(A) I love travelling and enjoy a short trip to Europe or further away to the States, South Africa, Far East or Australia. Andy and I enjoyed a wonderful trip to Vietnam with a number of friends and of course that was fascinating. Off the usual tourist route you really do get a feeling of being a real "traveller" for a change. However we were fortunate enough to have the advantage of a wonderful cruise ship to make life very comfortable.²

The newsletter also lists some upcoming worldwide Paige concert dates:
Oct. 30 and 31: Sun City Superbowl in South Africa
Nov. 5: Bellville Velodrome in Cape Town, South Africa
Jan. 21 and 22, 2000: with the Utah Symphony Orchestra at the Abravanel Hall in Salt Lake City, Utah


Die-hard Side Show fans may want to head to Somerset, New Jersey, some time this month. The Bill Russell-Henry Krieger musical is currently being performed through Aug. 21 at the Villager¹s Theatre, which is only 45 minutes from New York. There are performances Fridays and Saturdays at 8:30 PM and Sundays at 3 PM. Tickets are priced at $15 and $17 and may be purchased by calling (732) 873-2710 . . . Two cabaret favorites, Bistro Award winner Barbara Fasasno and MAC Award winner Rich Jensen, are appearing tonight (Aug. 6) and tomorrow evening at The Downstairs Cabaret Theatre in Rochester. The program will include songs from each of their new CDs, Fasano¹s ³The Girls of Summer² and Jensen¹s ³Spring Harvest.² The Downstairs Cabaret Theatre is located at 20 Windsor Street, Rochester, NY; for reservations call 716 325-4370.



A host of new concert dates have recently been announced for the multi talented actress and singer:
Aug. 20: Greenbrier Resort in White Sulphur Springs, WV
Sept. 24 Benedum Center in Pittsburgh, PA
Oct. 2: South Street Theater Company in Morristown, NJ
Oct. 9: Tilles Center in Greenvale, NY
Oct. 23: Foellinger Great Hall in Urbana, IL
Oct. 24: Sangamon State University Aud. in Springfield, IL
Oct. 27: Waldorf Astoria Hotel in New York, NY (Benefit dinner)
Nov. 6: State Theatre in New Brunswick, NJ
Nov. 12: Grand Opera House in Wilmington, DE
Nov. 14: Music Hall in Cincinnati, OH
Dec. 13-14: St. Barth¹s Church in New York, NY
Dec. 17: City Center in Coral Springs, FL
Dec. 18: Atlantic University Aud. in Boca Raton, FL
Dec. 31: Shubert Performing Arts Center in New Haven, CT
Feb. 5, 2000: Stillwell Theatre in Kennesaw, GA
Feb. 6: Marin Veterans Memorial Auditorium in Marin, CA
Feb. 8-9: Artemus W. Ham Concert Hall in Las Vegas, NV
Feb. 11: Center for the Arts at George Mason Univ. in Fairfax, VA
Feb. 12: Palace Theatre in Louisville, KY
March 18: Folly Theatre in Kansas City, MO
March 19: Macomb Center for the Perf. Arts in Detroit, MI
April 24: Nancy Lee & Perry R. Bass Performance in Fort Worth, TX
April 26: Coronation 2000 in San Antonio, TX
May 4: Poway Center in Poway, CA
May 5-6: Cerritos Center for the Performing Arts in Cerritos, CA
May 7: Haugh Performing Arts Center in Glendora, CA
May 8: Pepperdine University in Malibu, CA

On Aug. 18 at 9:30 PM, PBS stations in the metropolitan area will begin airing ³Yours for a Song: The Women of Tin Pan Alley,² which features Buckley¹s wonderful interpretations of classic tunes.

And, ³Bravo Profiles: Betty Buckley,² an insightful documentary that includes an interview with the Tony Award-winning actress as well as footage from Buckley¹s recent sold-out Bottom Line concert will air on Bravo Nov. 1 at 10 PM.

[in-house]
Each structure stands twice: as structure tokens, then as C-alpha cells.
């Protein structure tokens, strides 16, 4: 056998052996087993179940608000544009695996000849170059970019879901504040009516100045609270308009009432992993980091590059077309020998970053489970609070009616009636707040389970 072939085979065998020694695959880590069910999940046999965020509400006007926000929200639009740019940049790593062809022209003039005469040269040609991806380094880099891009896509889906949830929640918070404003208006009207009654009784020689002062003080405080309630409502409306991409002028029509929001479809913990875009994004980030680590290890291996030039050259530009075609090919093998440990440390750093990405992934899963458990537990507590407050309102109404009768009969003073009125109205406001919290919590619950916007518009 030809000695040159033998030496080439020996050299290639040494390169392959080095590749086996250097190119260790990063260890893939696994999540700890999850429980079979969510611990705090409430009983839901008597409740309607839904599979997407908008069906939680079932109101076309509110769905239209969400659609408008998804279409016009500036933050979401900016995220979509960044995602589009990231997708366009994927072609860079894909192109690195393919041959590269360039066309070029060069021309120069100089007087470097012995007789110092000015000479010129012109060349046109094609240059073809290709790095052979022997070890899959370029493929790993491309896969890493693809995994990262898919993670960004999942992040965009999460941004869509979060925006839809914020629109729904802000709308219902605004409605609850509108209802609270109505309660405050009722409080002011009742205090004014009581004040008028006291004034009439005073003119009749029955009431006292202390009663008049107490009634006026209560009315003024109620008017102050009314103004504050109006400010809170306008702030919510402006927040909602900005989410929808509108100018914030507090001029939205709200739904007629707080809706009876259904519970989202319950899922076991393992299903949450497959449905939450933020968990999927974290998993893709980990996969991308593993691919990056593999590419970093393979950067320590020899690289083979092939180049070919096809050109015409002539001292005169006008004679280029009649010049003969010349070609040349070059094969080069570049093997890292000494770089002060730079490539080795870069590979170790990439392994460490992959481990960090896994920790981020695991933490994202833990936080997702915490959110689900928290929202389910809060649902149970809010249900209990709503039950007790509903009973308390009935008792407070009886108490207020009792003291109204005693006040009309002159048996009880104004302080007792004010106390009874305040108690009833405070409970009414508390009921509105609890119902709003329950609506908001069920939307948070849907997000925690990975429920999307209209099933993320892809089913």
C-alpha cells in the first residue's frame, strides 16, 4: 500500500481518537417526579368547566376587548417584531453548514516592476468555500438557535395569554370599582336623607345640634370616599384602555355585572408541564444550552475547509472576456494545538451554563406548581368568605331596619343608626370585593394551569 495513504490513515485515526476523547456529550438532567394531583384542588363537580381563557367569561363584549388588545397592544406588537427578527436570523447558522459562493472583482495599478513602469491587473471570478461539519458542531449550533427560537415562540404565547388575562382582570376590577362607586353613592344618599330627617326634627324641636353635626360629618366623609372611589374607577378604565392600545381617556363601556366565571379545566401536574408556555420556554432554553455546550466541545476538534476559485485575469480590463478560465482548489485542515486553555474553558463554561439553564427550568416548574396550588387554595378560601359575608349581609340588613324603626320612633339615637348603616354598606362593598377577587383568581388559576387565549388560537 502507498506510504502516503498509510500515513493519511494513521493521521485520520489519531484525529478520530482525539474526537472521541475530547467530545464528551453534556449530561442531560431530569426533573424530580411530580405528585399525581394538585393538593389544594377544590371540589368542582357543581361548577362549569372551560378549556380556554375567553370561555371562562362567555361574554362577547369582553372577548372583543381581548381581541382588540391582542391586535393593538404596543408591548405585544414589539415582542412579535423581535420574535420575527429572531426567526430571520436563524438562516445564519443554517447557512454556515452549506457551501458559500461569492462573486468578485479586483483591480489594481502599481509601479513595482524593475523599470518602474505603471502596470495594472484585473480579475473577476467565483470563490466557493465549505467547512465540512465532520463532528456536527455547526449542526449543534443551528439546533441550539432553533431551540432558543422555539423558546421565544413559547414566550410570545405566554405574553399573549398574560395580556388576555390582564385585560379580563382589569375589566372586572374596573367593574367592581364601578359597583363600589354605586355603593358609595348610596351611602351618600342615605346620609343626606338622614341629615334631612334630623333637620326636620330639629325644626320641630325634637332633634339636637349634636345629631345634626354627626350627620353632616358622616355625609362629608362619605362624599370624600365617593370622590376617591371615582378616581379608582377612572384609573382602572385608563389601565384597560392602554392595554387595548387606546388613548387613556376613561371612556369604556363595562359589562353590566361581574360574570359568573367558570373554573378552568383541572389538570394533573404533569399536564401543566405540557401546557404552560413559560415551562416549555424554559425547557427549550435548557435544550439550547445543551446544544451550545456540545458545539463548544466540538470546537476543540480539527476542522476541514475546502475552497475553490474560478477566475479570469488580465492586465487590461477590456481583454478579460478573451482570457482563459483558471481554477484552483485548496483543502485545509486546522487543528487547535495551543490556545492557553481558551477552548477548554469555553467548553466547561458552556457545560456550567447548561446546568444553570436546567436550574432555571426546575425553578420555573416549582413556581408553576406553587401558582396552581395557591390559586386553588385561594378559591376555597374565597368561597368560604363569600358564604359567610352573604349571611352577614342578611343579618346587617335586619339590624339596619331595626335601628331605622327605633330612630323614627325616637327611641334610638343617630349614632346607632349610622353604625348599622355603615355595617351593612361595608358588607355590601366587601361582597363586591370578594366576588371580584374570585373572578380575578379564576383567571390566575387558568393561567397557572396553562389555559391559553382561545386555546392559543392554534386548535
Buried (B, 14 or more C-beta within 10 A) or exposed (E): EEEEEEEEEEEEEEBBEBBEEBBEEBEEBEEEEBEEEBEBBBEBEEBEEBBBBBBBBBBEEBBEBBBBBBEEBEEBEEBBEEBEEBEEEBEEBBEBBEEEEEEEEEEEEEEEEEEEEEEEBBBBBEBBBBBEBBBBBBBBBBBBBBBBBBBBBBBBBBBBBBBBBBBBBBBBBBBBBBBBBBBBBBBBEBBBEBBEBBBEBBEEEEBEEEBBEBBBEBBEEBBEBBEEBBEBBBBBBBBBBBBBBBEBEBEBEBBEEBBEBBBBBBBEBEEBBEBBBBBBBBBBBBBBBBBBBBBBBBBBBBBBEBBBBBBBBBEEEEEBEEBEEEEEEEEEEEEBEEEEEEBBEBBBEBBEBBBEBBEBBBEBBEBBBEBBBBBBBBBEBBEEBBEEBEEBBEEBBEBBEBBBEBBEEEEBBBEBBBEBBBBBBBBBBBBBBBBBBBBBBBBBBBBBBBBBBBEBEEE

LuPone¹s third solo disc, ³Matters of the Heart,² will be released on Sept. 21 on the Varèse Sarabande label. Also, LuPone will join opera star Bryn Terfel for a concert version of Sondheim¹s Sweeney Todd to be held at Lincoln Center¹s Avery Fisher Hall from May 4 to May 6 in the year 2000. The performers will be backed by the New York Philharmonic, and the event, which will be recorded, will celebrate Sondheim¹s 70th birthday.


Mason¹s Christmas album, simply titled ³Christmas! Christmas! Christmas!² will be available this fall. The busy chanteuse will again join Greg Edelman for a European tour of Broadway music that will play Stockholm (Sept. 1-4); Birmingham, England (Sept. 5); and the Barbican in London (Sept. 8). . . Also, on Sept. 25 Mason will perform in concert to benefit Dallas Children¹s Theatre Fairmont Hotel, Dallas.


Through the end of the month, McGovern will appear in a production of The Umbrellas of Cherbourg at the Sundance Summer Theatre in Sundance, Utah. Other concert dates follow:
Aug. 14: Maureen McGovern and the Duke Ellington Orchestra (100th Anniversary Salute), The Great Auditorium at Ocean Grove, NJ
Aug. 19-20: Midway Stage at 1776, Rehoboth Beach, Delaware
Aug. 23: Kenley Centennial Amphitheater in Layton, Utah
Aug. 24: SCERA Amphitheater in Orem, Utah
Sept. 5-6: Jerry Lewis Telethon (check local listings)


Bernadette Peters in Concert, the thrilling performance taped live in London, will begin airing on PBS stations around the country this weekend. And, of course, the two-time Tony winner currently stars as the gun-toting Annie Oakley in the acclaimed revival of Annie Get Your Gun at the Marquis Theatre.


Patti LuPone is the first diva at the Donmar Warehouse, performing her new concert act, ³Matters of the Heart,² from Aug. 9 through Aug. 21. Audra McDonald¹s reign runs from Aug. 23 to Aug. 28, and Sam Brown will open on Aug. 31 and close Sept. 4. The performance schedule is Monday through Saturday at 8 PM with matinees on Saturday at 4 PM. Tickets go on sale Monday, May 17; call 011 44 171 637 9041 for reservations.

Well, that¹s all for now. Happy diva-watching!

by Andrew Gans
e-mail me at agans@playbill.com